|HOME | MOVIES | REVIEWS|
|April 11, 2001||
Fair warning: If you are looking for the magic of their first album, you might be a little disappointed.
But Hariharan and Leslie Lewis (of Colonial Cousins) create enough rhythm and rhyme to make Aatma easy on your ear.
The first track, The guiding star begins on the note they left off in their first album: Similar sounding harps, mandals and kanjaris along with an interesting mix of Hindi and English lyrics.
Adding depth to the song are Hariharan's resounding alaaps in the background, which makes this song easy listening. Just right to soothe you at night and well into the hours of the morning.
Mata pita shifts into a slightly faster tempo -- quite a breakaway from the first song. But what makes this otherwise ordinary song of filial devotion pleasant are the sounds of the Irish flute as well as the other instruments.
Trying to marry pop'ish' sounds with the age-old classical bols of the tarana, Dheem dheem dhirena is not an experiment that works. Thanks to the rather loud electric guitar, this one jars a little after the slow -- and melodious -- rhythm and rhyme of the earlier two.
Dil mein tu is also all about rock meeting raga. Interesting in parts, this one has Pandit Vishwa Mohan Bhatt playing the Mohan Veena to beautiful effect with Hariharan's bols adding to the effect. One word of dissonance, though -- Leslie overdoes the rock bit here.
Then comes the almost lullaby, I love you. You can't help but think that the placement of songs is a tad awry -- what with the two quick tempo songs.
But then again, this one has Hariharan and Leslie at their best -- at low pitches, their notes redefine the love ballad with a soulful melody interspersed with chimes, shakers and the kanjari.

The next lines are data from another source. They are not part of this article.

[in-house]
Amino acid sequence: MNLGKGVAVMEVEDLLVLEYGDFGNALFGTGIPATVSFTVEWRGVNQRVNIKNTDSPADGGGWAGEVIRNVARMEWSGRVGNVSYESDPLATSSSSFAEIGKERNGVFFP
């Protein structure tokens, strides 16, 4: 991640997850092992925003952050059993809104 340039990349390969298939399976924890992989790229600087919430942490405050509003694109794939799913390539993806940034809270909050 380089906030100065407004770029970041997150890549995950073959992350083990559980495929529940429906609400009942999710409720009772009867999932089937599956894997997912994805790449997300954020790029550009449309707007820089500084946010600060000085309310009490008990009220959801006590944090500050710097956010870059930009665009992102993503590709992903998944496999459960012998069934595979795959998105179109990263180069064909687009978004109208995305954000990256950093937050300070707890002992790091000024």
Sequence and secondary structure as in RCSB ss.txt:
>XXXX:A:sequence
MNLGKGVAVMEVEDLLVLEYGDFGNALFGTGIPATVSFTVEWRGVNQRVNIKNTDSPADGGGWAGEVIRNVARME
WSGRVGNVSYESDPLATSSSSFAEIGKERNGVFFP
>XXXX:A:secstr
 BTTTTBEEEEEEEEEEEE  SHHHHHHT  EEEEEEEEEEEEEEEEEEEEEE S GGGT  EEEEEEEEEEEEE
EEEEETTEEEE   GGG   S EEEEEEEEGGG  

One thing you can count on Leslie Lewis and Hariharan is their use of eclectic instruments. Sri Rama has a bluesy and jazz feel to it enhanced by the congas, shakers and the alto flute. The blend between traditional lyrics and melody is interesting and worth a hear.
But then, after you listen to Kay zhala, you are tempted to ask the duo the same. This sudden folksy mix mars the whole mood that this two create earlier.
And the next song, Turn around also displays a fair amount of tempo. The instrumentation, however, at some places takes your breath away, especially with the ghungroos, duff, shakers and kanjaris blending harmoniously with Hariharan's vocals.
Sundar balma is truly the perfect song to end the album with. It is Hariharan and Leslie Lewis at their best. This fusion song oozes sensuality and hits just the right note of a lover in waiting, echoing the pain and the pathos.
All in all, an album worth a listen.
Tell us what you think of this review
BROADBAND | TRAVEL
ASTROLOGY | NEWSLINKS | BOOK SHOP | MUSIC SHOP | GIFT SHOP | HOTEL BOOKINGS
AIR/RAIL | WEDDING | ROMANCE | WEATHER | WOMEN | E-CARDS |
HOMEPAGES | FREE MESSENGER | FREE EMAIL | CONTESTS | FEEDBACK